Do I Need a DBS Check If I Want to Volunteer?
Do you plan on volunteering your time or expertise? If your answer is yes, then you may be wondering if DBS check eligibility applies to you. The question “Do I Need a DBS Check If I Want to Volunteer?” often arises here at The Check People and in this article, we’d like to set the record straight.
In this article, we will discuss the ins and outs of DBS checks and provide the information you need so that you know what’s required from volunteers in the UK.
A good place to start is to ascertain that the role you have in mind will, in fact, have a “volunteer” status.
According to the UK’s Disclosure and Barring Service, the definition of a volunteer from The Police Act 1997 (Criminal Records) Regulations 2002 is:
“An individual who is engaged in any activity which involves spending unpaid time (except for travel and other approved out-of-pocket expenses), doing something which aims to benefit a third party and not a close relative.”
Keeping this definition in mind, let’s see if you will qualify as a volunteer for the role you would like to participate in.
Do I Qualify for A Volunteer DBS Check?
To qualify for a Volunteer DBS check, an individual MUST NOT:
- Gain any direct benefit/s from the position for which the DBS check is being processed for
- Receive any payment (barring travel and approved out-of-pocket expenses)
- Be there on a work placement
- Be associated with a course that requires them to partake in this role
- Be in a trainee position that will lead to a permanent position or qualification
To qualify for a Volunteer DBS check, an individual MUST:
- Volunteer in a position that includes contact with children
- Volunteer in a position that includes contact with vulnerable adults
- Have a role that’s listed in the Rehabilitation of Offenders Act (ROA) 1974 (Exceptions) Order 1975
- Have a role that’s specified in The Police Act 1997 (Criminal Records) Regulations
- Have a role that includes regulated activities (this brings us to our next question…)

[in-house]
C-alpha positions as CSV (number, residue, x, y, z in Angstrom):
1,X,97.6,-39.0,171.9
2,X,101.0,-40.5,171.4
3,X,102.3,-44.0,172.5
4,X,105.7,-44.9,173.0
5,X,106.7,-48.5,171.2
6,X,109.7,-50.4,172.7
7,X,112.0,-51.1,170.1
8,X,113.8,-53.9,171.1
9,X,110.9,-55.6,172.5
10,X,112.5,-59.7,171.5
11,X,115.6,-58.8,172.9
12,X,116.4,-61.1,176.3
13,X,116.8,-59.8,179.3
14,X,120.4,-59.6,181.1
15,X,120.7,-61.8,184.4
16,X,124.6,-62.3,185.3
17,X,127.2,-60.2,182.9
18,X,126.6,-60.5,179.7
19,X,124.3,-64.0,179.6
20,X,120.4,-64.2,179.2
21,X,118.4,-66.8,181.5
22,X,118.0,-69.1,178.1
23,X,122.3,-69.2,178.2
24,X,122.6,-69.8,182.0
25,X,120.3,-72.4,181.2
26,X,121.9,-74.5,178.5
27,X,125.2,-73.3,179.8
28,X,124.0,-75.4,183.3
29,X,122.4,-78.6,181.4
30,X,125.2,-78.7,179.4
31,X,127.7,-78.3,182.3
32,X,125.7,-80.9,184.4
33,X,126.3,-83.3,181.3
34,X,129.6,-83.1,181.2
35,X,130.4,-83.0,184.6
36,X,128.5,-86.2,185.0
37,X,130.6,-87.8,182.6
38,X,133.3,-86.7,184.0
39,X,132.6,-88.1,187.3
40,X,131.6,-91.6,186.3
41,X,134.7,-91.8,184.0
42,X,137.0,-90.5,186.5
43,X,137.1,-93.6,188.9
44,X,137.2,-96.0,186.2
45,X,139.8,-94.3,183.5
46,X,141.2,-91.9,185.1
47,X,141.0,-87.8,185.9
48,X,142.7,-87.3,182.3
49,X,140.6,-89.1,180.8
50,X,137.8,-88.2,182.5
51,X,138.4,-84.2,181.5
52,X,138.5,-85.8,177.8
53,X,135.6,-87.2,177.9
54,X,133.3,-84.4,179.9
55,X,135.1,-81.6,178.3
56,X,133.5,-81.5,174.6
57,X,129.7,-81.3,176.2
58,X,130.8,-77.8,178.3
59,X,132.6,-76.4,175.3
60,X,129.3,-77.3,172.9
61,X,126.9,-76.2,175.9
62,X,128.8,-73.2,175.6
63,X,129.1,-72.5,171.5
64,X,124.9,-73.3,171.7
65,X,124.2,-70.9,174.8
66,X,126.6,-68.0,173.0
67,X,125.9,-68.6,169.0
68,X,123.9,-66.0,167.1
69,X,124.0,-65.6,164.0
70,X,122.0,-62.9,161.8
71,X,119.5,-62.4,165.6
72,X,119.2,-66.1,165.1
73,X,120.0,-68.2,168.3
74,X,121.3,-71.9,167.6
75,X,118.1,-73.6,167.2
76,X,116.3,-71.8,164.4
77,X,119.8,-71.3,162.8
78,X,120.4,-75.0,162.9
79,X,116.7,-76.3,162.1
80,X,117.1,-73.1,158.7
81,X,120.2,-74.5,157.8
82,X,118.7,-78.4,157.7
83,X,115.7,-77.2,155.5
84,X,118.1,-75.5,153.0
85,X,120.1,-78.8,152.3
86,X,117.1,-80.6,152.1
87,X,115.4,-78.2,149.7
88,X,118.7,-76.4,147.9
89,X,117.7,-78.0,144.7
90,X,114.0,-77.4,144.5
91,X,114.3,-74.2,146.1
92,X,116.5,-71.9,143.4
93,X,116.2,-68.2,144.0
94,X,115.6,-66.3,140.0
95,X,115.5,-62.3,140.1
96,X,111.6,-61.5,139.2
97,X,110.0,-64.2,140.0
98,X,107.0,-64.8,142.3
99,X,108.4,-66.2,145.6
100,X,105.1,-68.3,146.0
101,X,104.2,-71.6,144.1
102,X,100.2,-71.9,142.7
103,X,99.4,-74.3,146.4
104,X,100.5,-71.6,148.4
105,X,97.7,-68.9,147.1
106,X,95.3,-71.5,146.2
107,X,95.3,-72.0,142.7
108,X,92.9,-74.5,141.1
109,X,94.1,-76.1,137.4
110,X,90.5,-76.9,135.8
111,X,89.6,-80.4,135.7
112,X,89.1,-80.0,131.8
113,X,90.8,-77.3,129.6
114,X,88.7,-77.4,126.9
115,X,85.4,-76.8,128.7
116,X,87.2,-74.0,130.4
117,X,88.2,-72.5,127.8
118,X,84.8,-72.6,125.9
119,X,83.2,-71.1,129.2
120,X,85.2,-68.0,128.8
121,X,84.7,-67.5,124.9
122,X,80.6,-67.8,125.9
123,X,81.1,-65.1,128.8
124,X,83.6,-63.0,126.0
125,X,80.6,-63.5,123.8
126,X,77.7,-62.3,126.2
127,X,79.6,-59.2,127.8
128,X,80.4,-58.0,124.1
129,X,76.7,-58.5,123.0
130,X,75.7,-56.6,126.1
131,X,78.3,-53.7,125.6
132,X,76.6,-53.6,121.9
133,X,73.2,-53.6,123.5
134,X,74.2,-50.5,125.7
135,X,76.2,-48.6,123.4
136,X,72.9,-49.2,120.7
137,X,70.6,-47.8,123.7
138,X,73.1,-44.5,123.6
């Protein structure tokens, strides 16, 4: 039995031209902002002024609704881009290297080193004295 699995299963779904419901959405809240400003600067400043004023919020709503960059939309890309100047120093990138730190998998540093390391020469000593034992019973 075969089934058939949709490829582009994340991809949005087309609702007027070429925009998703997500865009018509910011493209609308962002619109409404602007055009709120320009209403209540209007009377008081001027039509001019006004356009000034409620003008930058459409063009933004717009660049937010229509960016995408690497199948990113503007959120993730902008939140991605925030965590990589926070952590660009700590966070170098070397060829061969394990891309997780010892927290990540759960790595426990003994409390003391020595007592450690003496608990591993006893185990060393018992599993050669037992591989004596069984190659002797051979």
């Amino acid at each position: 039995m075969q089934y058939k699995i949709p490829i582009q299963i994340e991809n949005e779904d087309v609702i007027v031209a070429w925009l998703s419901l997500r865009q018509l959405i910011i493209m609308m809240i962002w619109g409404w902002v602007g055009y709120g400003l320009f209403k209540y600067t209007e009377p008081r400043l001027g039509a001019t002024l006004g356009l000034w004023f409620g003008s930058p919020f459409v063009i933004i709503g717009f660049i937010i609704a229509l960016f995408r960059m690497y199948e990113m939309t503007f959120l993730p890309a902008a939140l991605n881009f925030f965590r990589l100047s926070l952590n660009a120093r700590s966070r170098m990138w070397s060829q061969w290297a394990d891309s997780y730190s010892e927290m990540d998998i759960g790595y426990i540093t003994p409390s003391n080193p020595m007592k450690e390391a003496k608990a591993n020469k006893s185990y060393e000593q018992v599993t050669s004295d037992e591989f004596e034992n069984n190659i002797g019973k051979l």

What Are Regulated Activities?
In short, regulated activities apply to roles that involve working with young people or vulnerable groups. This work is unsupervised and requires a high level of trust. Examples include:
- Teaching, childminding, coaching, scout leading, foster parenting
- Caring for the elderly, sick patients, or the disabled (hospital staff)
- Driving a vehicle with children and/or vulnerable groups
If a person is listed on the Disclosure and Barring Service (DBS) barred list, then they cannot volunteer for these roles. To ensure that a volunteer is not on this list, an enhanced DBS check is required. An enhanced check is the highest level of background screening.
Can I Apply for a Volunteer DBS Check?
Individuals cannot apply for a volunteer DBS check on their own. The check has to be initiated by the organisation or charity that the person wishes to volunteer for. Alternatively, you can contact The Check People and we will help you to navigate the often-complicated DBS process
How Long Does It Take to Process a DBS Online Check for a Volunteer?
In some cases, an enhanced DBS volunteer check takes only 24 hours to be processed and completed. However, most applications are completed within 5 days. This timescale also applies to standard level checks.
To end, we would like to congratulate you on taking the first steps on learning how to volunteer. Your service to our communities is much appreciated! For a smooth-sailing DBS online check, please do contact us, The Check People, for assistance – we would love to be of service.
- The Police Act 1997 (Criminal Records) Regulations 2002., Legislation.gov.uk